What is Phishing in Crypto?


Phishing is a type of cyber attack that uses social engineering techniques to manipulate victims into giving away their personal details, such as usernames, passwords and cryptocurrency private keys. Phishing attacks are usually orchestrated by cybercriminals usually through email, text messages, or phone calls. Hackers typically use malicious links or fake websites to deceive their victims into inputting their crypto wallet credentials or private keys. Once the hacker has access to this information, they can steal cryptocurrency from the victim’s wallet or account.

It is one of the most common methods used by hackers and scammers to gain access to people’s wallets or accounts in order to steal money or other assets. Phishing attacks are becoming increasingly sophisticated and can be difficult to detect without knowledge of how they operate. Here is everything you need to know about phishing.

History of Phishing in crypto

The first phishing attacks in the cryptocurrency space began in 2011 when hackers targeted Bitcoin users by sending malicious emails with links to fraudulent websites that looked similar to real crypto exchanges and wallets. Since then, there have been numerous reported cases of phishing attacks on cryptocurrency exchanges, wallets, and even individual investors’ accounts or computers. In 2017 cybercriminals started using social media platforms such as Twitter and Facebook to spread malicious links that redirected victims to fake websites where they were asked for their Bitcoin keys or other sensitive information. By 2020, hackers had become increasingly innovative in their use of technology to target unsuspecting victims through sophisticated methods such as domain spoofing (posing as a legitimate website) and typosquatting (registering domains with misspelled versions of popular sites). More recently, hackers have shifted their focus from individuals’ funds toward top crypto exchanges and popular crypto figures.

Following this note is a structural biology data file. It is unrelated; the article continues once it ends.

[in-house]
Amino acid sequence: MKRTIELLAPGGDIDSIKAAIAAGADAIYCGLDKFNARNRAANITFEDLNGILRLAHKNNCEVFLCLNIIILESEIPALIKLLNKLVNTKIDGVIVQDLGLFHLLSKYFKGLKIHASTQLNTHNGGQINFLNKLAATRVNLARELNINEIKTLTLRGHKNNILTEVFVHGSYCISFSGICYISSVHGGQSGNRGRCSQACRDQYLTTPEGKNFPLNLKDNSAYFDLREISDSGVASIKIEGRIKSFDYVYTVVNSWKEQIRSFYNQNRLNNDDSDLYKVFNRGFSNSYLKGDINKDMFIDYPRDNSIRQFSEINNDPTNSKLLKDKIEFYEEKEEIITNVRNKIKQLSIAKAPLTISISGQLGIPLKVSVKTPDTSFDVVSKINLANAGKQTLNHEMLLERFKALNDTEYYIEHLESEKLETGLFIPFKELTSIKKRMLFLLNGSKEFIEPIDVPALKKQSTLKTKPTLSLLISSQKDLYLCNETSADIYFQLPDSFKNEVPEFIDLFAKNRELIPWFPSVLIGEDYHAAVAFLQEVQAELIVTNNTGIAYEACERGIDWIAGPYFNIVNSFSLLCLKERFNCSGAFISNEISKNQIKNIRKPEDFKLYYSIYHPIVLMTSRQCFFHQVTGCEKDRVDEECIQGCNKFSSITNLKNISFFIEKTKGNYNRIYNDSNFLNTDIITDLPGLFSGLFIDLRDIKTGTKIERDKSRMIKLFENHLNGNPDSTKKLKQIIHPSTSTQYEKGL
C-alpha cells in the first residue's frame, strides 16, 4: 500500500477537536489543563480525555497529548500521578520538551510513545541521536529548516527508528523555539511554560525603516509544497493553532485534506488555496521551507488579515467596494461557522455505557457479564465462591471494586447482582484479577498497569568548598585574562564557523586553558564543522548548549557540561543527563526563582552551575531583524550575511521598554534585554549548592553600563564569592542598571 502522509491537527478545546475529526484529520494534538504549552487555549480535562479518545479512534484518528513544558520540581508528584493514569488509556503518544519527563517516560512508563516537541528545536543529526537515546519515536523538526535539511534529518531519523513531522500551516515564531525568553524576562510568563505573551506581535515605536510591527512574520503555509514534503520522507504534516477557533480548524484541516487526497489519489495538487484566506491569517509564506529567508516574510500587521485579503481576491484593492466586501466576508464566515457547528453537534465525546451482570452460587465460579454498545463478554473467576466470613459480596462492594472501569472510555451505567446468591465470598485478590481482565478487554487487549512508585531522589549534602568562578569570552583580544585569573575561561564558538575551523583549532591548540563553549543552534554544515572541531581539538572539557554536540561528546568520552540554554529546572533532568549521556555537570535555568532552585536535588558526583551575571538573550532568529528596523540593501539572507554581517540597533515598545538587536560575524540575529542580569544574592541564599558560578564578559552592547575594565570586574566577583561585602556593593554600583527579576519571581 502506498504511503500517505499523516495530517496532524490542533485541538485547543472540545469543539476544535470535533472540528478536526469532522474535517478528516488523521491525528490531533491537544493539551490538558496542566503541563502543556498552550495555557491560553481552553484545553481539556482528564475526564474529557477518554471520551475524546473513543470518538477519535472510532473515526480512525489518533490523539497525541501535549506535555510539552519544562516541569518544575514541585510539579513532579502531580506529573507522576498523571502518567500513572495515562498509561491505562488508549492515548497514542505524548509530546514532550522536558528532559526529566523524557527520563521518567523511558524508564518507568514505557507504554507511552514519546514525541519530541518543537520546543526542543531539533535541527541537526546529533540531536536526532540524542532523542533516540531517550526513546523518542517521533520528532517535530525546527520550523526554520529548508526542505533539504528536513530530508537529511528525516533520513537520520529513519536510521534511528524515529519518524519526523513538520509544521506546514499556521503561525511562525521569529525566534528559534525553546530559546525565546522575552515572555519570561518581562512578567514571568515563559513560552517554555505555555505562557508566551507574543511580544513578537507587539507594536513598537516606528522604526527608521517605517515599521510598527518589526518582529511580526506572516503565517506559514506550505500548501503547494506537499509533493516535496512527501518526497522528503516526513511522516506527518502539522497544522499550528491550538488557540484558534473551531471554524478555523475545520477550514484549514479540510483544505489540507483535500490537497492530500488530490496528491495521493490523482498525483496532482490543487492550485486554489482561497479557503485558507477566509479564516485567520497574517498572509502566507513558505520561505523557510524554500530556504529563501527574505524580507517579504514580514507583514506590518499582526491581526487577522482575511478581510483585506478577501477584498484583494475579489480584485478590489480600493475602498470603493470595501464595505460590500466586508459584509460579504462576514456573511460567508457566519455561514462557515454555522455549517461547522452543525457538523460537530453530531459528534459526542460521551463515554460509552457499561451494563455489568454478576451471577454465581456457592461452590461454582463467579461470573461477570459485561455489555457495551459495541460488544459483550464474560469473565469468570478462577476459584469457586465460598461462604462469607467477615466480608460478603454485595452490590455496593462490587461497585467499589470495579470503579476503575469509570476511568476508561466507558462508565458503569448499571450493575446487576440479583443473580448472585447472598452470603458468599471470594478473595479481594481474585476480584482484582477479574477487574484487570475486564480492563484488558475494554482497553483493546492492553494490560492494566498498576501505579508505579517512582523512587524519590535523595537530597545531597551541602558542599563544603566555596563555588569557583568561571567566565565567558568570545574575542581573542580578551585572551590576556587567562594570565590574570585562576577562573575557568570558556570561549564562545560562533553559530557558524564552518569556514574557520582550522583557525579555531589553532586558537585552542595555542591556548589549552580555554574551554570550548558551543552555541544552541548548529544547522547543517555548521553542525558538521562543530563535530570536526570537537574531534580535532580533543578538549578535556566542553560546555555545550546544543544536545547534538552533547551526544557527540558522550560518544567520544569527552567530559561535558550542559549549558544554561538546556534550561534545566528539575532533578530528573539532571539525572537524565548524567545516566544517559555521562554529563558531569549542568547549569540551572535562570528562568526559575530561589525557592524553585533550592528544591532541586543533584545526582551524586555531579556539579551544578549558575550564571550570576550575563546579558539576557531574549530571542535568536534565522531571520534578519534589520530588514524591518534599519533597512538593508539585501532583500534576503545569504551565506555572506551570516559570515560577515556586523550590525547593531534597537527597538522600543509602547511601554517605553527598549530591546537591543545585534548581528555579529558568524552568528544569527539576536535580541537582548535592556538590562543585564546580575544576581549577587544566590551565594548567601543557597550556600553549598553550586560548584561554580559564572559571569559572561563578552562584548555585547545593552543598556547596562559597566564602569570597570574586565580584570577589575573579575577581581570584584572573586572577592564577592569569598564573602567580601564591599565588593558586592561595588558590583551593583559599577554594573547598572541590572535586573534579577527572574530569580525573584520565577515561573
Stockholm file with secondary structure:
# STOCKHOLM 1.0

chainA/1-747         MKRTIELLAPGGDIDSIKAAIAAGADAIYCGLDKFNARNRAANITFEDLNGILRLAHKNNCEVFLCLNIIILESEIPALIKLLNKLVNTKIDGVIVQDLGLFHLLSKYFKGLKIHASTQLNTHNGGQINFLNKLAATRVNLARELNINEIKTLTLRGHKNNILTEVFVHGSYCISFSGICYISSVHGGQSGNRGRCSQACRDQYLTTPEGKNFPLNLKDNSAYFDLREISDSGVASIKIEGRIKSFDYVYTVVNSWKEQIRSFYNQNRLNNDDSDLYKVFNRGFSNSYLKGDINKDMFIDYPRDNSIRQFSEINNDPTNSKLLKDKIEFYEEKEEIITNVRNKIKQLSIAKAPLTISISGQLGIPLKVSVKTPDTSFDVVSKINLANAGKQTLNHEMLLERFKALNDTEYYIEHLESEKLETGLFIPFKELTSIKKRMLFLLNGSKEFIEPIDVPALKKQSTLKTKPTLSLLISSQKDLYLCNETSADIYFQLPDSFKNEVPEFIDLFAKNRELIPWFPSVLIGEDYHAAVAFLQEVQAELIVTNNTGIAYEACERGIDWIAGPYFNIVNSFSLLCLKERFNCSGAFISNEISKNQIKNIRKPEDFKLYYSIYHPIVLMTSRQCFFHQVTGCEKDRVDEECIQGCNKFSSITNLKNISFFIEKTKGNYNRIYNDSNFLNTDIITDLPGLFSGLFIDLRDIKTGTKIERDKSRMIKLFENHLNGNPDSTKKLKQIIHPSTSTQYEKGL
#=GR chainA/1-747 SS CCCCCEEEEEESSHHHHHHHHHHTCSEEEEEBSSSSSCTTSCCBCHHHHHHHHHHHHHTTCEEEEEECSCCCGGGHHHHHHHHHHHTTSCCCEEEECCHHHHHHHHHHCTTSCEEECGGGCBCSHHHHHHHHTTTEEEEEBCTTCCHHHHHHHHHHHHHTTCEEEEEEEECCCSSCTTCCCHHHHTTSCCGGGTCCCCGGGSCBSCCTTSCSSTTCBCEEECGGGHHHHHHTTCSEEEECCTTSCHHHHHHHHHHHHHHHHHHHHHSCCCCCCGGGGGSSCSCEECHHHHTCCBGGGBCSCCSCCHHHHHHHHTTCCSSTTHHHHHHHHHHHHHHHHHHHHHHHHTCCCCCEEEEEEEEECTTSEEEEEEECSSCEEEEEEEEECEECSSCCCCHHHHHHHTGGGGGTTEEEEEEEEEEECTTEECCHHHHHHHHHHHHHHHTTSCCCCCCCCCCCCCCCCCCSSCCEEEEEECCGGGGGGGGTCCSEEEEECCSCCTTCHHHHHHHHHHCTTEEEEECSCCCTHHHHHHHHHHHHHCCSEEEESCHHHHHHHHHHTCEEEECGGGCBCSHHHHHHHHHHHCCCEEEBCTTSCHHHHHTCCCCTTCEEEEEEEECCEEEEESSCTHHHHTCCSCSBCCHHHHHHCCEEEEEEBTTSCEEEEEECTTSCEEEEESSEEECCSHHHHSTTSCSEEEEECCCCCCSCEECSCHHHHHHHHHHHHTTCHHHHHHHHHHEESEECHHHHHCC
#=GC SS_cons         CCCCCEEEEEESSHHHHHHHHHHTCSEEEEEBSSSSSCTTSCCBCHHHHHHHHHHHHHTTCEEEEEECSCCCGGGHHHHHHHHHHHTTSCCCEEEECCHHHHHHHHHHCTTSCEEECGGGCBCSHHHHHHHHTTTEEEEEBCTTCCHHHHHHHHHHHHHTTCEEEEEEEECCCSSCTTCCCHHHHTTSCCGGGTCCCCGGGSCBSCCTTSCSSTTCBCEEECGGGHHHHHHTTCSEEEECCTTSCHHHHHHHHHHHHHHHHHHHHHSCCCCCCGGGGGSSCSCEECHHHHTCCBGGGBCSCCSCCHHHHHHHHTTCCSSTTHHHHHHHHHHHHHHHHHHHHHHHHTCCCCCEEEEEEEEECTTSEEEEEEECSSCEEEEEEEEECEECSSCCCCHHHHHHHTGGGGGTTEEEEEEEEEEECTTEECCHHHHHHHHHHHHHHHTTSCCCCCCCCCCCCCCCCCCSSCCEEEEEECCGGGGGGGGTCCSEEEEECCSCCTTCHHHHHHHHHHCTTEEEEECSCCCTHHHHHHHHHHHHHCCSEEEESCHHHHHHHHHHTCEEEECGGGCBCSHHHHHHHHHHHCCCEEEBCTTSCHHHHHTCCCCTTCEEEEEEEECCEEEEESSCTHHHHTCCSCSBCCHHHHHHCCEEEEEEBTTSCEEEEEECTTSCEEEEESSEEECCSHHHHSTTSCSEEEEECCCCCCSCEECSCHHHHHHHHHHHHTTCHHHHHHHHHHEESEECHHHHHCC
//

Types of Phishing

Phishing is when someone tries to trick you into giving away personal information like your username, password or money. It can happen by email, text message or phone call. The bad person might try to get you to click on a link that goes to a fake website. They could also ask for your private keys so they can take money from your wallet or account. Here are 10 types of phishing:

1) Spear Phishing: A targeted attack sent via email that looks like it’s from someone the victim knows and trusts.

2) Whaling: An attack targeting high-level executives in an organization with the goal of stealing confidential company data or funds.

3) Vishing: A type of phishing attempt where attackers use voice calls instead of emails to deceive victims into providing sensitive information including their financial details and passwords over the phone.

4) SmiShing: An attack using SMS messages which appear as if they were sent from legitimate organizations such as banks, online shops, etc., asking victims for their financial data and/or login credentials for fraudulent activities .